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Exodus from Nauvoo being commemorated

It has been 150 years since President Brigham Young led the Saints in their historic westward exodus from Nauvoo, an event being commemorated with observances this year beginning in February.

The highlight is the weekend of Feb. 3-4, with Feb. 4 as the actual anniversary of the first wagons crossing the Mississippi River into Iowa.On Saturday, Feb. 3, at 12:30 p.m., a procession of wagons and teams will go from Main Street to a large tent at the foot of Parley Street near the Mississippi River for a 1 p.m. program, according to Elder William D. and Sister Sidney H. Price, public affairs missionaries. The teams will be lined up as they might have been in 1846.

Walking in the procession will be descendants of pioneer families, Church members and friends of the Church.

Making its debut at the program will be a recreation of William Pitt's Brass Band. In the 1840s, the brass band was an outgrowth of the drum and pipe corps that accompanied the Nauvoo Legion.

The recreated band is conducted by Mark Ammons, associate professor of music at Culver Stockton College in Canton, Mo. It will play at various times during the 1996-97 sesquicentennial of the Saints' trek.

Speaking at the 1 p.m. program will be Elder Hugh W. Pinnock of the Seventy, first counselor in the presidency of the North America Central Area. Susan Easton Black, associate dean of honors at BYU, will describe Nauvoo on the evening of the exodus. Also speaking will be Gaylen S. Young Jr., a direct descendant of Brigham Young.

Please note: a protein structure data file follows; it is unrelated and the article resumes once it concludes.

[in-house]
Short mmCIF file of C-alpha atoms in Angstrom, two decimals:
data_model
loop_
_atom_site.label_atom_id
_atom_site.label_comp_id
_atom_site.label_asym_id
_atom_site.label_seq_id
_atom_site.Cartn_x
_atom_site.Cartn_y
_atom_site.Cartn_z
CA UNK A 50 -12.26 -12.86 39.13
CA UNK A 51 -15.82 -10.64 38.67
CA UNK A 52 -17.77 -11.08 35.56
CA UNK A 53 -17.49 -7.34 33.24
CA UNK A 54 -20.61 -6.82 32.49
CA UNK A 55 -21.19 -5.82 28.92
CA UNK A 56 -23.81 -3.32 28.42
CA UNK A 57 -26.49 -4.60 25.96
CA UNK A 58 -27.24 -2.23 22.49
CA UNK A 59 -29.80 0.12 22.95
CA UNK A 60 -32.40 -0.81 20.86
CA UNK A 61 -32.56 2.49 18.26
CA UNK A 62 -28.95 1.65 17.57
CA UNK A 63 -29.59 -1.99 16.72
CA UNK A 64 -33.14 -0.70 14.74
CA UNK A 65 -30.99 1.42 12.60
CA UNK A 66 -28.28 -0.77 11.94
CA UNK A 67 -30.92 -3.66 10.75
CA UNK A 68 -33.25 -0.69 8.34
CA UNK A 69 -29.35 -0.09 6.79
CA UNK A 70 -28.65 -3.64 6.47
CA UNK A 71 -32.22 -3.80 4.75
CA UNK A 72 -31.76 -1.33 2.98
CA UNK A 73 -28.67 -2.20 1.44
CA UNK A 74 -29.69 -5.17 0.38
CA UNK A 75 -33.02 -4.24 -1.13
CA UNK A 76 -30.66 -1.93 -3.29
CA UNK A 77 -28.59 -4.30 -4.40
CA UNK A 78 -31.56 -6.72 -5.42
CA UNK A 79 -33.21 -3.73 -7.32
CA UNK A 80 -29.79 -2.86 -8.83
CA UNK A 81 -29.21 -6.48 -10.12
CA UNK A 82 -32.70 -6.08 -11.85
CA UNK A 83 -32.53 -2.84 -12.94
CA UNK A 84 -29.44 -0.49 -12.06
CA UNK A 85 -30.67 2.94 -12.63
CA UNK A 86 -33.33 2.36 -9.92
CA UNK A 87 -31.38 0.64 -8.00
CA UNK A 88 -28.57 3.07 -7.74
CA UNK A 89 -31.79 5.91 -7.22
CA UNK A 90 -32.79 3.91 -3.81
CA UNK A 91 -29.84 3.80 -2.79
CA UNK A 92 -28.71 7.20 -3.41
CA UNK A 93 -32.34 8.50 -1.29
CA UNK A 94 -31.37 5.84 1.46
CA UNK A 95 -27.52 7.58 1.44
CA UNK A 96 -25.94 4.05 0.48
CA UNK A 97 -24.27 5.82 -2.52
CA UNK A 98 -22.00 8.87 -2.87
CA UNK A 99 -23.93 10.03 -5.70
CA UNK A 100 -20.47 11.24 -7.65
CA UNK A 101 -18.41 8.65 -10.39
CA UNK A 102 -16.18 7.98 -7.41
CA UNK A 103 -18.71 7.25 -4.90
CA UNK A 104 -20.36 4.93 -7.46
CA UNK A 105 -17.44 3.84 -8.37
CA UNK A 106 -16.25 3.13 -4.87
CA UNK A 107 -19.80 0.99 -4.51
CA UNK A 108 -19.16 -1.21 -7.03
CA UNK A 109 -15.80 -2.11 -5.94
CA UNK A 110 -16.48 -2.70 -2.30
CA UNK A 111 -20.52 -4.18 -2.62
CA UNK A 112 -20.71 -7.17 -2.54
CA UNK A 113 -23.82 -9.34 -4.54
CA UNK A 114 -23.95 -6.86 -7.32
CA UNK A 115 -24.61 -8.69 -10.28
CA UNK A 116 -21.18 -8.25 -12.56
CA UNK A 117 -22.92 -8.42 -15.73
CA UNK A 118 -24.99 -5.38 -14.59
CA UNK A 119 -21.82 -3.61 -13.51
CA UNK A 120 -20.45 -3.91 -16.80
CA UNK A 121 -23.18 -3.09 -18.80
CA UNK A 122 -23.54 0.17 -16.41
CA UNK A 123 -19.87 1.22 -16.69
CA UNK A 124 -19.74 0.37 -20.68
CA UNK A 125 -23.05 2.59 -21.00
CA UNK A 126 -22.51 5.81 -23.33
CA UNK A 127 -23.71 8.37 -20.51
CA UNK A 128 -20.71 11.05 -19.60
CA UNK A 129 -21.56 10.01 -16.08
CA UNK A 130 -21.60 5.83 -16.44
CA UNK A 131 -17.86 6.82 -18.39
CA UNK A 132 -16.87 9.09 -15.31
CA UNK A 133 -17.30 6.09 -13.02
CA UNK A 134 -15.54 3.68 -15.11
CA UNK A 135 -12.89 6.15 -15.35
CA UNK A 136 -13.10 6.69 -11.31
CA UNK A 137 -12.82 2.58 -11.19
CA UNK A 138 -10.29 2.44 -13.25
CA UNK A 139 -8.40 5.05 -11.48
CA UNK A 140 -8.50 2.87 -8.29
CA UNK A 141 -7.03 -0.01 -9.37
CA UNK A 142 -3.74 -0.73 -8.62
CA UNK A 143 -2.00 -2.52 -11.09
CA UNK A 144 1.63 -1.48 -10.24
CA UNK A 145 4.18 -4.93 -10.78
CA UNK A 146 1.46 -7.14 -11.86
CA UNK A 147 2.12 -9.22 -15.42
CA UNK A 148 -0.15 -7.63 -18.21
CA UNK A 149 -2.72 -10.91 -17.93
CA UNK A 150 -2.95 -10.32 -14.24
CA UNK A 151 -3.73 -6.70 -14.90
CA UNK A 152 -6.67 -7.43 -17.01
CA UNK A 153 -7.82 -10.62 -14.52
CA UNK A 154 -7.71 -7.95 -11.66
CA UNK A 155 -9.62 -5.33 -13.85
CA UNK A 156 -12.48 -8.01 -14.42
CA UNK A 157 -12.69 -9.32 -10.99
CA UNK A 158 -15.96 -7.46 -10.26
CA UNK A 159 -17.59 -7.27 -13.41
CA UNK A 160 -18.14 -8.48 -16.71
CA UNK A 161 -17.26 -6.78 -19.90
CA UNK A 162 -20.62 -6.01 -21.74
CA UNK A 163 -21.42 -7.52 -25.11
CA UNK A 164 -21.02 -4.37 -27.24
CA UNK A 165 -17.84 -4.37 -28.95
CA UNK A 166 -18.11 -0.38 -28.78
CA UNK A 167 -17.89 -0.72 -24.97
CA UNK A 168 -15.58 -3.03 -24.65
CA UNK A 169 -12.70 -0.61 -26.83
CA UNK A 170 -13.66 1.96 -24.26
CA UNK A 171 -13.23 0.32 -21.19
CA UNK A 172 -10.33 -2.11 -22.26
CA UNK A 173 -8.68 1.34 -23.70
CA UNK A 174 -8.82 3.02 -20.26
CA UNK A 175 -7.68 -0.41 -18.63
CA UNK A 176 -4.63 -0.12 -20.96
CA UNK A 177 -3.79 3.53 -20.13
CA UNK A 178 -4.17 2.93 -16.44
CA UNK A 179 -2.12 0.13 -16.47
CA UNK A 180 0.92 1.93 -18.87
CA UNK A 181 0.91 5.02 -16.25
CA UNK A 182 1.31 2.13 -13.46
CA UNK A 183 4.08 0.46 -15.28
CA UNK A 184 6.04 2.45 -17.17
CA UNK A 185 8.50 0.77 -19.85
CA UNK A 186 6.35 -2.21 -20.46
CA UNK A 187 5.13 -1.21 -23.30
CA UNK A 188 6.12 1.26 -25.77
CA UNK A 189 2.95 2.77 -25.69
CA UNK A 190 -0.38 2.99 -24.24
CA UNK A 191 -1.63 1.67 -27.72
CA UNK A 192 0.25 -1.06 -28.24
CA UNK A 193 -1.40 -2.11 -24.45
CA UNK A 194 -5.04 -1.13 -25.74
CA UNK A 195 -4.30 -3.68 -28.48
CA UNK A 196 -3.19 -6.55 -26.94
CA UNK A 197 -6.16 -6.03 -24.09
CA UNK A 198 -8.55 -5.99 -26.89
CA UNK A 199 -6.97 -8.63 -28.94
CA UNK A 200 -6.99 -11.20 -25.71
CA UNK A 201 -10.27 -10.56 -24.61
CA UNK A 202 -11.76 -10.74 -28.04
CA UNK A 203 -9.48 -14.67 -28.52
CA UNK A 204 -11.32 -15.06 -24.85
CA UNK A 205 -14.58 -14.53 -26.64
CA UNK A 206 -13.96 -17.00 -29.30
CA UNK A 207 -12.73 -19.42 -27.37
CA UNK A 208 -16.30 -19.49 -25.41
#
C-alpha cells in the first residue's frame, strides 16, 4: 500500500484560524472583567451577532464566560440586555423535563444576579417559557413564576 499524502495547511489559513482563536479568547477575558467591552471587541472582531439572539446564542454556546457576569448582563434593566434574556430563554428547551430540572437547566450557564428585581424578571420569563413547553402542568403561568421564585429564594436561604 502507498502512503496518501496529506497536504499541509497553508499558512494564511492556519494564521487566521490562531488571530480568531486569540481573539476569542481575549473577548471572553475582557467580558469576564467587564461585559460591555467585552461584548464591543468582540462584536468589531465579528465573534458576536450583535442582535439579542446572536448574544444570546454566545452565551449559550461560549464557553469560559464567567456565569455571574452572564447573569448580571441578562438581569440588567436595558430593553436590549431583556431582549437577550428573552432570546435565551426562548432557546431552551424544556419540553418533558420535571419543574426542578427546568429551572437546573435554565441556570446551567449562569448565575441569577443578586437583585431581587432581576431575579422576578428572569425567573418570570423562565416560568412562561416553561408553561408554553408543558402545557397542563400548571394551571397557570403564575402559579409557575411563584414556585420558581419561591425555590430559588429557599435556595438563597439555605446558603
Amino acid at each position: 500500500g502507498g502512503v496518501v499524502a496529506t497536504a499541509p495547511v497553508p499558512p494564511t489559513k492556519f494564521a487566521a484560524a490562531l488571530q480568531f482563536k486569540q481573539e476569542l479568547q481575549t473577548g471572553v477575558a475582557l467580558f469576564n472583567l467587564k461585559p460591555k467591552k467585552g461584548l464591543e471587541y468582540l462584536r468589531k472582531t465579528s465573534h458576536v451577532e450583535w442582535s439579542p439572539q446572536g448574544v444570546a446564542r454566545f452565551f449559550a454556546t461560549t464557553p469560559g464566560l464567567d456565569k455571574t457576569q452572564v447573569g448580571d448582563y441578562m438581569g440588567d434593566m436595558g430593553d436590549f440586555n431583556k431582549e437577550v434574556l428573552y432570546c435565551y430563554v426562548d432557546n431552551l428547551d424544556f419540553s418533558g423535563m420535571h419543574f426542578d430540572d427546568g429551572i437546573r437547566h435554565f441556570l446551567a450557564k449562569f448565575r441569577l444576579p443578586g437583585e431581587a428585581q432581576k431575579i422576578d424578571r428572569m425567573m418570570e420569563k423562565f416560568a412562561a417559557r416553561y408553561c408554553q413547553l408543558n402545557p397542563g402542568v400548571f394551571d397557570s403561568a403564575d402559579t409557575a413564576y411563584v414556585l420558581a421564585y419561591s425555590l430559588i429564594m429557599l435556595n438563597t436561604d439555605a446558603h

At 3:30 p.m., Loren Horton, Iowa's senior historian, will present "An Eyewitness Account of the Iowa Mormon Trek, 1846-47," using quotations from original pioneer journals. The 90-minute presentation will be at St. Mary's Academy auditorium.

That evening, Iowa communities along the trail will simultaneously light bonfires, marking the sites where the Saints passed. Locations of settlements founded by the Saints as way stations for those coming later, such as Garden Grove, Mt. Pisgah and Kanesville, are expected to participate.

Sunday, Feb.4, the anniversary of the departure will be remembered during a 3:30 p.m meeting at the Nauvoo Illinois Stake Center. Featured speakers will be Elder Pinnock, Dr. Milton V. Backman Jr., professor of Church History at BYU, and Hyrum Smith Shumway, direct descendant of Charles Shumway, who drove the first wagon to leave Nauvoo.

Commemorative events later in the year include the Iowa Mormon Trail History Symposium at the State Historic Building in Des Moines on May 3 and 4. The conference is officially endorsed as part of the Iowa Sesquicentennial by that state's sesquicentennial commission.

Several nationally recognized historians will join with Iowa state and local historians during the Friday and Saturday conference.

Two wagon train re-enactments of the Iowa portion of the Mormon Trail are being planned for the summer. Both trains are recognized by the Iowa Sesquicentennial Commission as official statehood anniversary events.

On June 17, the JL2 Inc. "National Authentic" Wagon Train is scheduled to leave Nauvoo and trek 300 miles across Iowa to Winter Quarters, Neb., where a celebration is planned July 4 with the governor of Nebraska.

The Iowa Mormon Trails Wagon Train will be in Montrose, Iowa, June 22-23 and depart June 24.

Many communities along the trail in southern Iowa are planning celebrations as the wagon trains come through, including parades, music, re-enactments, plays, square dances and interdenominational church services.

Anyone wishing to participate may contact the JL2 wagon train through Larry England, (515) 664-3364, or the IMTA wagon train through Mike Foley, (319) 372-5229.

More information about the exodus commemoration may be obtained from Elder or Sister Price at 1-800-453-0022. Those needing overnight accommodations may call 1-800-416-4470 for assistance.

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